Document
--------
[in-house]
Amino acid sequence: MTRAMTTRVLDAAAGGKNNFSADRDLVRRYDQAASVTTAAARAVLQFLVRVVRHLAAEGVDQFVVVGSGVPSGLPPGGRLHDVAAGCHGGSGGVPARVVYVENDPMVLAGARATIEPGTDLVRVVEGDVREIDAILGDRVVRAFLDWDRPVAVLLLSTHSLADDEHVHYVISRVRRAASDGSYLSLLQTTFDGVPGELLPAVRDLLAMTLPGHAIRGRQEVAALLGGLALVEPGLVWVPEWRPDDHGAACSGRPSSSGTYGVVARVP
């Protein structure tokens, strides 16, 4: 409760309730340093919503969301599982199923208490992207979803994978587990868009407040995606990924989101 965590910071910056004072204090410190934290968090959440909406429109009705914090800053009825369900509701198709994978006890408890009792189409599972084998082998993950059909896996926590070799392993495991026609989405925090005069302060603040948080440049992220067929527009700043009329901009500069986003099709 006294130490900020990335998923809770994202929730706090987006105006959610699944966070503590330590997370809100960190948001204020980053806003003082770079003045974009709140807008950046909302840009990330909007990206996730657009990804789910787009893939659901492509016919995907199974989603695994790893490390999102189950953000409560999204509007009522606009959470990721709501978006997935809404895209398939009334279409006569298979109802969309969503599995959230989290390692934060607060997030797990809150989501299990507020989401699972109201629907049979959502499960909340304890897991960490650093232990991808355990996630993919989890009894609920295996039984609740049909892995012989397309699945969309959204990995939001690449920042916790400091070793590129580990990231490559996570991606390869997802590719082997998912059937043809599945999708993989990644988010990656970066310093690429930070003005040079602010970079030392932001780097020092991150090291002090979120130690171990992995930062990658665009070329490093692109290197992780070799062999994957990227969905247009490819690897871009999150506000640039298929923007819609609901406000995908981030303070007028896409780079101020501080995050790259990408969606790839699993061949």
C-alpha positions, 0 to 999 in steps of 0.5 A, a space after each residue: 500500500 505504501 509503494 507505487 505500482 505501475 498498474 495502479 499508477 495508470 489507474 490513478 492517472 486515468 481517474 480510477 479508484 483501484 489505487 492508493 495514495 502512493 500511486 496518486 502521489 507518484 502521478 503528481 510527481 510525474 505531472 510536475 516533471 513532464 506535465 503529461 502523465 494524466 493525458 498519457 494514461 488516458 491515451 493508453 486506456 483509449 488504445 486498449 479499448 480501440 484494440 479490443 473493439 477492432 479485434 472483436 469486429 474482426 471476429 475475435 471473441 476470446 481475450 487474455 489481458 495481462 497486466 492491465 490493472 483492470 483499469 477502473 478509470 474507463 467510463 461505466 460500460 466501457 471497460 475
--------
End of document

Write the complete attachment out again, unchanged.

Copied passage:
[in-house]
Amino acid sequence: MTRAMTTRVLDAAAGGKNNFSADRDLVRRYDQAASVTTAAARAVLQFLVRVVRHLAAEGVDQFVVVGSGVPSGLPPGGRLHDVAAGCHGGSGGVPARVVYVENDPMVLAGARATIEPGTDLVRVVEGDVREIDAILGDRVVRAFLDWDRPVAVLLLSTHSLADDEHVHYVISRVRRAASDGSYLSLLQTTFDGVPGELLPAVRDLLAMTLPGHAIRGRQEVAALLGGLALVEPGLVWVPEWRPDDHGAACSGRPSSSGTYGVVARVP
């Protein structure tokens, strides 16, 4: 409760309730340093919503969301599982199923208490992207979803994978587990868009407040995606990924989101 965590910071910056004072204090410190934290968090959440909406429109009705914090800053009825369900509701198709994978006890408890009792189409599972084998082998993950059909896996926590070799392993495991026609989405925090005069302060603040948080440049992220067929527009700043009329901009500069986003099709 006294130490900020990335998923809770994202929730706090987006105006959610699944966070503590330590997370809100960190948001204020980053806003003082770079003045974009709140807008950046909302840009990330909007990206996730657009990804789910787009893939659901492509016919995907199974989603695994790893490390999102189950953000409560999204509007009522606009959470990721709501978006997935809404895209398939009334279409006569298979109802969309969503599995959230989290390692934060607060997030797990809150989501299990507020989401699972109201629907049979959502499960909340304890897991960490650093232990991808355990996630993919989890009894609920295996039984609740049909892995012989397309699945969309959204990995939001690449920042916790400091070793590129580990990231490559996570991606390869997802590719082997998912059937043809599945999708993989990644988010990656970066310093690429930070003005040079602010970079030392932001780097020092991150090291002090979120130690171990992995930062990658665009070329490093692109290197992780070799062999994957990227969905247009490819690897871009999150506000640039298929923007819609609901406000995908981030303070007028896409780079101020501080995050790259990408969606790839699993061949």
C-alpha positions, 0 to 999 in steps of 0.5 A, a space after each residue: 500500500 505504501 509503494 507505487 505500482 505501475 498498474 495502479 499508477 495508470 489507474 490513478 492517472 486515468 481517474 480510477 479508484 483501484 489505487 492508493 495514495 502512493 500511486 496518486 502521489 507518484 502521478 503528481 510527481 510525474 505531472 510536475 516533471 513532464 506535465 503529461 502523465 494524466 493525458 498519457 494514461 488516458 491515451 493508453 486506456 483509449 488504445 486498449 479499448 480501440 484494440 479490443 473493439 477492432 479485434 472483436 469486429 474482426 471476429 475475435 471473441 476470446 481475450 487474455 489481458 495481462 497486466 492491465 490493472 483492470 483499469 477502473 478509470 474507463 467510463 461505466 460500460 466501457 471497460 475